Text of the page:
Does recurrence depend significantly on the continued exposure to the agent (smoking, benzene etc. ) that may have precipitated the original cancer?

    Just curious.

    • Andrew says:

      Rahul:

      I have no expertise in this area. I just had the sense that smoking interferes with the body’s ability to fight cancer, and just from a general impression that smoking interacts with other risk factors.

  5. Bruce McCullough says:

    The idea that the authors don’t have to reveal their data because so doing would place them at a competitive disadvantage is fine for private companies who don’t want others to use what they have found. For academics publishing in scholarly journals, it is antithetical to the scientific mission. I wrote about this (Journal of Money, Credit and Banking, 2008):

    The objective of an embargo is to permit the author to have sole use of the dataset
    that he collected. Even without an embargo, some authors will be hesitant to provide
    data, arguing that it infringes upon the author’s competitive advantage. McCullough
    and Vinod (2003) and Gill and Meier (2000) have noted that such articles cannot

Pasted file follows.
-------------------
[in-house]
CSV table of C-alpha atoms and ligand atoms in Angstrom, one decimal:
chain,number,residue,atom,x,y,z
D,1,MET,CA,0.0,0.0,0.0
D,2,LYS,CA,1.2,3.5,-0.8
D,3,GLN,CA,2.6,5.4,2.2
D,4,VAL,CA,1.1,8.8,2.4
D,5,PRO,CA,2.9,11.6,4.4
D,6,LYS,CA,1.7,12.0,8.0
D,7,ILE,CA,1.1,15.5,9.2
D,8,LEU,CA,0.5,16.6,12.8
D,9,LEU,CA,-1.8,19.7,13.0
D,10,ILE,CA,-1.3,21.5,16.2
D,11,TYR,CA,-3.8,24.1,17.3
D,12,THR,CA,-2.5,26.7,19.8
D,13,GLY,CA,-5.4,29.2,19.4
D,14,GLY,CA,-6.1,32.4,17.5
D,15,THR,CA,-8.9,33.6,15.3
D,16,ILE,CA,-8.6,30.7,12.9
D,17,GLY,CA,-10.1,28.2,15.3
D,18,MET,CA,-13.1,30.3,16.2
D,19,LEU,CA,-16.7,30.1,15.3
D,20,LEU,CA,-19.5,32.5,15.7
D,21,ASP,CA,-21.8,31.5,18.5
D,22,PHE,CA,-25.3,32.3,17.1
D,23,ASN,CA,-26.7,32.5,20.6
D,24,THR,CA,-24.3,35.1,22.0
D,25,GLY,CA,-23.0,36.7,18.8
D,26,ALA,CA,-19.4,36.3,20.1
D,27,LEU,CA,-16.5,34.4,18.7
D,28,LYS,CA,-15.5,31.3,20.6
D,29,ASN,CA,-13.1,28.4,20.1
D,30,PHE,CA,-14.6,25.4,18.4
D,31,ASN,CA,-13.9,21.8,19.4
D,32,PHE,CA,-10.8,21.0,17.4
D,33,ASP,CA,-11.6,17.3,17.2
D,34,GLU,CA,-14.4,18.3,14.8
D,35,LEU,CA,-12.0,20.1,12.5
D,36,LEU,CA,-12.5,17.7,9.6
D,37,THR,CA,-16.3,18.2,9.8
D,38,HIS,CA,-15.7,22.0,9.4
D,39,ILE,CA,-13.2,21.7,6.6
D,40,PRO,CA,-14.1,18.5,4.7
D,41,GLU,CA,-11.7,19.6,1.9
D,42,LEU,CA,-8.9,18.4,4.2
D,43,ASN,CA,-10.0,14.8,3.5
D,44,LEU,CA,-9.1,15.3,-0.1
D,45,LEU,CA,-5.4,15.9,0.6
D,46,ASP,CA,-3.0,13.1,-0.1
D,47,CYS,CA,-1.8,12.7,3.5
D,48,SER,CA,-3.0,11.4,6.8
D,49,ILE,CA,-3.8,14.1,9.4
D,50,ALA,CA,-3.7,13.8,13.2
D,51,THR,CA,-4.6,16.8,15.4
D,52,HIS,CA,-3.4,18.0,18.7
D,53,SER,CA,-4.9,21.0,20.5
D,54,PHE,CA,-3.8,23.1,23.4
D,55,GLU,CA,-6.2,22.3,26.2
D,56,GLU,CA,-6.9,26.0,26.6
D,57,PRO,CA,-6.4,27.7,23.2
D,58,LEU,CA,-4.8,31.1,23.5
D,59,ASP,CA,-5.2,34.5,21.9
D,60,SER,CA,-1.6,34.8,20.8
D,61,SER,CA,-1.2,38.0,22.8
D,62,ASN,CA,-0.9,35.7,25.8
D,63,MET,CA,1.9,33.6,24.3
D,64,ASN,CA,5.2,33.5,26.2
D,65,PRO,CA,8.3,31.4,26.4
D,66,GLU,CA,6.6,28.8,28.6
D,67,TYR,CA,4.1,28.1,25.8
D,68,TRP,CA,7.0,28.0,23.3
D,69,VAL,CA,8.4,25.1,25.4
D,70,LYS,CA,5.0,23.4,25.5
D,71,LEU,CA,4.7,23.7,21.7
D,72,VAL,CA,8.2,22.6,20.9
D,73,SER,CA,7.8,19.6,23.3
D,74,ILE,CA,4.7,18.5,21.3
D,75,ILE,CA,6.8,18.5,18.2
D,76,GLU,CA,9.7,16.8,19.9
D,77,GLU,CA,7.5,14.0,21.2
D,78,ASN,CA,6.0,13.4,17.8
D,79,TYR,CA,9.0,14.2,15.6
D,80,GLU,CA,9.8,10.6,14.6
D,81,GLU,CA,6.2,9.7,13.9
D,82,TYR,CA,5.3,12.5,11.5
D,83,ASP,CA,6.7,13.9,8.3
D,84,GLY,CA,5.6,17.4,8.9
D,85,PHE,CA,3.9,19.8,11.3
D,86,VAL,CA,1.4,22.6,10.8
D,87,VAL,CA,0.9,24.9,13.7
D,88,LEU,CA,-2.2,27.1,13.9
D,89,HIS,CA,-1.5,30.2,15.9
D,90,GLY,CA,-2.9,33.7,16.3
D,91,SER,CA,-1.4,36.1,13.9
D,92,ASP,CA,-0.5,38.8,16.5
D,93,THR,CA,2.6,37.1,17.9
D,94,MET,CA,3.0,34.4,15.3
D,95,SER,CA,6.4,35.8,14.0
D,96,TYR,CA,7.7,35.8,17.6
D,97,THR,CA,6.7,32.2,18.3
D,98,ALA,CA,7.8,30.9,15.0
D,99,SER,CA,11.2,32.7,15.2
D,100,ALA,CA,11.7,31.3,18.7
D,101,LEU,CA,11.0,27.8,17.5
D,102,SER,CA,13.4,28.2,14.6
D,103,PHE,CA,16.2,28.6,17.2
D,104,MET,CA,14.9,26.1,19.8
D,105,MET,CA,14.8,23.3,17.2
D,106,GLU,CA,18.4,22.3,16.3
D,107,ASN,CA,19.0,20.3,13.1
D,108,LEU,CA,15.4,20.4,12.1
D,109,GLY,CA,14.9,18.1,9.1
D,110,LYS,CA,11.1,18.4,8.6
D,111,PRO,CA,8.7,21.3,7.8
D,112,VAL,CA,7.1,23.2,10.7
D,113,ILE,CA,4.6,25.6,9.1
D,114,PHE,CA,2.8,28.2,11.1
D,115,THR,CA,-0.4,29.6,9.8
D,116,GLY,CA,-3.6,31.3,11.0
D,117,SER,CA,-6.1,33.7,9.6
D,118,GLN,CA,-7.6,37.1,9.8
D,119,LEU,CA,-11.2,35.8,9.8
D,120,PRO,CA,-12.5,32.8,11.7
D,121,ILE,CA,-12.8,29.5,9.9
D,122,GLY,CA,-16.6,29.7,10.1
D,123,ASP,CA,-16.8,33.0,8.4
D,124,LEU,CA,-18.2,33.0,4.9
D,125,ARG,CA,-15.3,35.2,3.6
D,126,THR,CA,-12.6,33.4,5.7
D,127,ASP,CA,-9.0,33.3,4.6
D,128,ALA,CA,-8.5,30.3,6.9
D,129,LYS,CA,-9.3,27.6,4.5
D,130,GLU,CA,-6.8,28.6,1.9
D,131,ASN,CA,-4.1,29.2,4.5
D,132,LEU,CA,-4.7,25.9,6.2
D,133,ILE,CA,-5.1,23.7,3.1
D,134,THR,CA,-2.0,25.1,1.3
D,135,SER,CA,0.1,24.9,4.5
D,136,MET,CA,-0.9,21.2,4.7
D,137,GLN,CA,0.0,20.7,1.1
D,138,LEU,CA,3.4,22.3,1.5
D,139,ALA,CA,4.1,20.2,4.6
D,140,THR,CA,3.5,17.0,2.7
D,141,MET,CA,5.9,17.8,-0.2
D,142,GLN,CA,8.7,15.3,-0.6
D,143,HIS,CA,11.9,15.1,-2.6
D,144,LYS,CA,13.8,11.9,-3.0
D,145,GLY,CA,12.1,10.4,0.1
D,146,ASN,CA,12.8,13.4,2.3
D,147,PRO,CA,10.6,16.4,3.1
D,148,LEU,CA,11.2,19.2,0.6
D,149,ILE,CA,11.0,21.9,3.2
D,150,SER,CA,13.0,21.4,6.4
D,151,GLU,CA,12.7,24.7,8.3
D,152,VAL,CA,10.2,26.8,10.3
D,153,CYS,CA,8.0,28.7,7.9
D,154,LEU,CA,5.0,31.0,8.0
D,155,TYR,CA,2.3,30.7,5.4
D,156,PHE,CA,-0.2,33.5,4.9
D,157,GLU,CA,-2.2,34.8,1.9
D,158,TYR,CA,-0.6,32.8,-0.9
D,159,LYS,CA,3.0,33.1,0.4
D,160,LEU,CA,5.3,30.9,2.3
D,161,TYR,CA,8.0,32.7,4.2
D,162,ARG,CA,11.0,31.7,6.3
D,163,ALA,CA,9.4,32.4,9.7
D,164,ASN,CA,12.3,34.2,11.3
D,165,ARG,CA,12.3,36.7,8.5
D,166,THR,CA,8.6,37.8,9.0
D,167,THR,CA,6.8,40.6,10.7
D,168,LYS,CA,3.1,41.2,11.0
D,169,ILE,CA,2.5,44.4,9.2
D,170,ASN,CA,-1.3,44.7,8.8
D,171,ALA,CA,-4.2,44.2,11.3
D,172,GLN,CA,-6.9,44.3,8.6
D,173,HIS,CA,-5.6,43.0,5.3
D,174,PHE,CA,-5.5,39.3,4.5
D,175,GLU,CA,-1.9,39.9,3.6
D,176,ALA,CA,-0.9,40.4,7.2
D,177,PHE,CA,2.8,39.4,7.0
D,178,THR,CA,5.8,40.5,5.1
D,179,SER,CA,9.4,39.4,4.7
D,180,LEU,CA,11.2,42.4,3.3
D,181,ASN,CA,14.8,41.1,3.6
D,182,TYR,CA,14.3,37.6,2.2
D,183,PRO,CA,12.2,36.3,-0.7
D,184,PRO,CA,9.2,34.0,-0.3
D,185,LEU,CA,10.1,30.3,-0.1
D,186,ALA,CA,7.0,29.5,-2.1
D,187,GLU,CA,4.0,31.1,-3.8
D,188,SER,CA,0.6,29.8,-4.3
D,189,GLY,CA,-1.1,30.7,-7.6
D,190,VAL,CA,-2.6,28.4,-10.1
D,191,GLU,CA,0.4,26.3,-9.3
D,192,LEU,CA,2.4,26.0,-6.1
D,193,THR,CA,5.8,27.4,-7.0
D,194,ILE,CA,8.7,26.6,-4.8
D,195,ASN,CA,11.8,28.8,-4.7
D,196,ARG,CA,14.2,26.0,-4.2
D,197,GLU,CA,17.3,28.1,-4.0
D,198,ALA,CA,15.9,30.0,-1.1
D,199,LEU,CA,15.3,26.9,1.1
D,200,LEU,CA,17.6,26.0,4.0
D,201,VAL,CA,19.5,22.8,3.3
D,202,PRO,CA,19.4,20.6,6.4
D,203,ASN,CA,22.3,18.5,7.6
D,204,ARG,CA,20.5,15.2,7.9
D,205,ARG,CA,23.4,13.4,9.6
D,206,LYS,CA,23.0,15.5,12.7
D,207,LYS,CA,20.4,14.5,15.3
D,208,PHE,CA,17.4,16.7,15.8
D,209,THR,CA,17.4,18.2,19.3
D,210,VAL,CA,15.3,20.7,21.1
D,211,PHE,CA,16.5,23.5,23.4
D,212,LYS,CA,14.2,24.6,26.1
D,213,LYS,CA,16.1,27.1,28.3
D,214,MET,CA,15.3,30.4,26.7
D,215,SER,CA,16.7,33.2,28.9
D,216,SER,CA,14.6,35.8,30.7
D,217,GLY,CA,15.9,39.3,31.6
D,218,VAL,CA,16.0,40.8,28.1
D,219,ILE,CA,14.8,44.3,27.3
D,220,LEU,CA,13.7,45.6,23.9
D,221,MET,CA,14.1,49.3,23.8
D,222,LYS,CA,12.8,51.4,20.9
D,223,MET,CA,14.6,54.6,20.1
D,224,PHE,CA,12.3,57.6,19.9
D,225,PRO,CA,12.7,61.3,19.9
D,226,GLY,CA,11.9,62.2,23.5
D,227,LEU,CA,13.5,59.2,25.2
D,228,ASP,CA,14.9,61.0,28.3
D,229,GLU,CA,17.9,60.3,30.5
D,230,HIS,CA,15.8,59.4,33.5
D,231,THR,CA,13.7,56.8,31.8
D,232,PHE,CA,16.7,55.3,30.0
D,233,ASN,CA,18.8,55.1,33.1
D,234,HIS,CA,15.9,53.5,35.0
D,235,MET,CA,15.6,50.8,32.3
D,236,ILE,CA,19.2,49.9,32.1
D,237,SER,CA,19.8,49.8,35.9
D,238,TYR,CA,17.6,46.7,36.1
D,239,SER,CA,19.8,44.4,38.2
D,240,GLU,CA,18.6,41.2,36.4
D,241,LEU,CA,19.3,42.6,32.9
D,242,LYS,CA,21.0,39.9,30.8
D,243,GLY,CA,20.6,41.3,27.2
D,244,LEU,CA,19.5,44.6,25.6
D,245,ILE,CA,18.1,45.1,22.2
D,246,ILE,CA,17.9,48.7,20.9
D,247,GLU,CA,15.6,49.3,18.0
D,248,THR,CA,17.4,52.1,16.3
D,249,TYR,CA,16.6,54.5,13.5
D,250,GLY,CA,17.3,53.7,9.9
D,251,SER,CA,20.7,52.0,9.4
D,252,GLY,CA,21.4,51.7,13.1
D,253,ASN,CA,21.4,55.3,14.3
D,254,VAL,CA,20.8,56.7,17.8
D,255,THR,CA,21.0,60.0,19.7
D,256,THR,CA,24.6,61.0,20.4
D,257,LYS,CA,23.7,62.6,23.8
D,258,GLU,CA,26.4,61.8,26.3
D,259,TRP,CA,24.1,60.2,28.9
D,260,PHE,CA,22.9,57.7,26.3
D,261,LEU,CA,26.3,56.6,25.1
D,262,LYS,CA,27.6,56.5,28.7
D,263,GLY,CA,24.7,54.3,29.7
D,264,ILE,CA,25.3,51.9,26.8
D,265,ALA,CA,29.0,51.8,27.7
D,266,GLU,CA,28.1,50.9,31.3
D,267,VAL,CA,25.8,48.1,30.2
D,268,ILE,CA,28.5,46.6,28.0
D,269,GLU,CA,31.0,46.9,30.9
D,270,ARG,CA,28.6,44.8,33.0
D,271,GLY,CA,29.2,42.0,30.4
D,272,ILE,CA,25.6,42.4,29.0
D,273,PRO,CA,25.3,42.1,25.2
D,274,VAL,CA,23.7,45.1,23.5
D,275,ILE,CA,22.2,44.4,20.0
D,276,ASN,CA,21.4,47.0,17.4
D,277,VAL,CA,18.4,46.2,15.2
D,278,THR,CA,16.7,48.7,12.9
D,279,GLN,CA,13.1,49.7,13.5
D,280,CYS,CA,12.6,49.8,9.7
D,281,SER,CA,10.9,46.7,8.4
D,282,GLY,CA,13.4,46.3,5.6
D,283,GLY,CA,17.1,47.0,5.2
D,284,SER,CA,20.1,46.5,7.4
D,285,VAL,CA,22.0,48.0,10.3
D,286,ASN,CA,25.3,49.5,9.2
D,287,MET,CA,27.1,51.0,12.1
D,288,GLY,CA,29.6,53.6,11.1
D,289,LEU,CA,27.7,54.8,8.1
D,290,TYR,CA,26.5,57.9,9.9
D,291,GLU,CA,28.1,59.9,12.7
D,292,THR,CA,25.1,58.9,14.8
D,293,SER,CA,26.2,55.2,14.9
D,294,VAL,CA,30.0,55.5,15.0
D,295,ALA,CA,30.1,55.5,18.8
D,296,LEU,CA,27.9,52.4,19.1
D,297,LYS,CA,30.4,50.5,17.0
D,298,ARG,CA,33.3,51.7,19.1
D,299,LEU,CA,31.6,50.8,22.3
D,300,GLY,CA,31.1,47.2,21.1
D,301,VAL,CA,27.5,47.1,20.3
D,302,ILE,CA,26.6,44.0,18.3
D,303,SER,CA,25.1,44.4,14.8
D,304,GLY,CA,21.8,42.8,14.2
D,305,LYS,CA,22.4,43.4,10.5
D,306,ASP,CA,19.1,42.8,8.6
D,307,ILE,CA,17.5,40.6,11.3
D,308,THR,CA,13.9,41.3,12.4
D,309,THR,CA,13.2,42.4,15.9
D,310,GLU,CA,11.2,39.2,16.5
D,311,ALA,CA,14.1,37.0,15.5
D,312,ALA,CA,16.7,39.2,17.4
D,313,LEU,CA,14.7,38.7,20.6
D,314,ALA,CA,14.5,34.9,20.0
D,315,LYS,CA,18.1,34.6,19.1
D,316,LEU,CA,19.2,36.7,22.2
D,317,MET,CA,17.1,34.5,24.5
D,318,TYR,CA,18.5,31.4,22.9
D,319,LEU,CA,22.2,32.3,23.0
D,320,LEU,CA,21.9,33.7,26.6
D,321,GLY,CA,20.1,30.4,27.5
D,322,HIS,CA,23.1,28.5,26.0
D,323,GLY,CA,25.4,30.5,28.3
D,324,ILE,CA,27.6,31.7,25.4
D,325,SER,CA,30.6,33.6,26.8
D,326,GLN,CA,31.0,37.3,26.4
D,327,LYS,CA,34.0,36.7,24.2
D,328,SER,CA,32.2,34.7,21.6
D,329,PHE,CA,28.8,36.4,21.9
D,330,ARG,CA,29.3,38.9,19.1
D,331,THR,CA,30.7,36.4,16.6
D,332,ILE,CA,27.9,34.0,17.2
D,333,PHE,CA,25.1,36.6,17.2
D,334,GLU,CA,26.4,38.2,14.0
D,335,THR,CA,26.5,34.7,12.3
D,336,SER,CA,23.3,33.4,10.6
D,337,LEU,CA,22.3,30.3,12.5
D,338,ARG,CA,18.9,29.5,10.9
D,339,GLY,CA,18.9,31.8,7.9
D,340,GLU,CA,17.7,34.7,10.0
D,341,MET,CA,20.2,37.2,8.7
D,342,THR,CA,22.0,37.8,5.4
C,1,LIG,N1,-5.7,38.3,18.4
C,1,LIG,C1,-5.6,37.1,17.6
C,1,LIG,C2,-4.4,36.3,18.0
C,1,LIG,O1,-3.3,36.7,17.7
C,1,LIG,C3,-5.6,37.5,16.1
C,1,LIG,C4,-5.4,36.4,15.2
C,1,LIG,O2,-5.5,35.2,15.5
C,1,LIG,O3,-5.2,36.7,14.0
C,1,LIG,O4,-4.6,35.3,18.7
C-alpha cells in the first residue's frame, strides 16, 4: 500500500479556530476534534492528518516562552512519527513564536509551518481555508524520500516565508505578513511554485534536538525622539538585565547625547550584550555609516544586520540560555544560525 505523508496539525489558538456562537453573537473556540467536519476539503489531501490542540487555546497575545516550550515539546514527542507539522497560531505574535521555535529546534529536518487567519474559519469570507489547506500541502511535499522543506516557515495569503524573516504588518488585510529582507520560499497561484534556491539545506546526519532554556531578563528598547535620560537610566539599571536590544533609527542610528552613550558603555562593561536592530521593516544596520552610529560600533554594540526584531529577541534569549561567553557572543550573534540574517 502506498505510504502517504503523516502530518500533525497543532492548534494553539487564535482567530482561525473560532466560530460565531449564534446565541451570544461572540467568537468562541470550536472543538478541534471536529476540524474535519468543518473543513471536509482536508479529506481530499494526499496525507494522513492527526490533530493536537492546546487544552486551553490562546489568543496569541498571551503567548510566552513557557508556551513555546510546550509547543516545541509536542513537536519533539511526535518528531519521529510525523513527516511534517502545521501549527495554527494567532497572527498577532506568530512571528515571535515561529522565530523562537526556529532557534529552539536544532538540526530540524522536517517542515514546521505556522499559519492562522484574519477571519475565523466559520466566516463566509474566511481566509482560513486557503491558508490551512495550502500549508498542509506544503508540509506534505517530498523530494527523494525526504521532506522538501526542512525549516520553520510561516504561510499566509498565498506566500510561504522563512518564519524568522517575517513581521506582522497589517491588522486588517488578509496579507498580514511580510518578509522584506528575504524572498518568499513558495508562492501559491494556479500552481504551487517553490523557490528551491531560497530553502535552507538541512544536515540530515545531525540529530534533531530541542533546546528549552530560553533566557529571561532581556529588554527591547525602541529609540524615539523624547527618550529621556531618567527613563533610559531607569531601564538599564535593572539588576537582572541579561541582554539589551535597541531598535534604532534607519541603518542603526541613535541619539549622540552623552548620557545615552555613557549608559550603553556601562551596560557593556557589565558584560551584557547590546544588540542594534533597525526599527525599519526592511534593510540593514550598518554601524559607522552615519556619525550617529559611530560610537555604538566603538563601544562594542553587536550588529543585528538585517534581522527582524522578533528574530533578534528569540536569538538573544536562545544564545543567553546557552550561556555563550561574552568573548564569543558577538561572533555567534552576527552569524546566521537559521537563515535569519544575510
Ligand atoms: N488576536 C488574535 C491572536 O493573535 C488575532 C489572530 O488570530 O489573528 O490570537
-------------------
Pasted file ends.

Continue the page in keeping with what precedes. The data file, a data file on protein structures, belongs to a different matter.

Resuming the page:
be relied upon at least until the embargo period ends, since the accuracy of such
    Some journals permit authors to “embargo” originally collected data, i.e., the author does not
    have to make his data available to other researchers for some period of time, e.g., two years.
    By the time the article appears in print, the author should already have a second article submitted
    and be working on his third. If an author really wants to have the dataset all to himself, he can simply
    write all the articles he wants, and then submit them to journals simultaneously rather than seriatim—
    the cost to the author is that he has to wait to submit his articles.1098 : MONEY, CREDIT, AND BANKING
    articles cannot be independently verified by other researchers. Not providing data
    or code, even if due to an embargo, is merely a method by which some journals permit
    the author to shift the cost of keeping the dataset to himself (delayed publication) onto the
    journal-reading public (in the form of articles whose accuracy cannot be assessed) with
    the added expense of retarding scientific progress. Additionally, if the data do have
    value, then the author will gain citations as others use his data.

  6. Oncodoc says:

    This underscores the importance of replication in advancing science. I was active in this general area from 1974 to 2013. A zillion good results came along. Duplicatable good results were less common. I should review all the articles in the Journal of Clinical Oncology from 1990 to 2000 to establish a baseline for the Bayesian prior to believing a study.

    • Martha says:

      “I should review all the articles in the Journal of Clinical Oncology from 1990 to 2000 to establish a baseline for the Bayesian prior to believing a study.”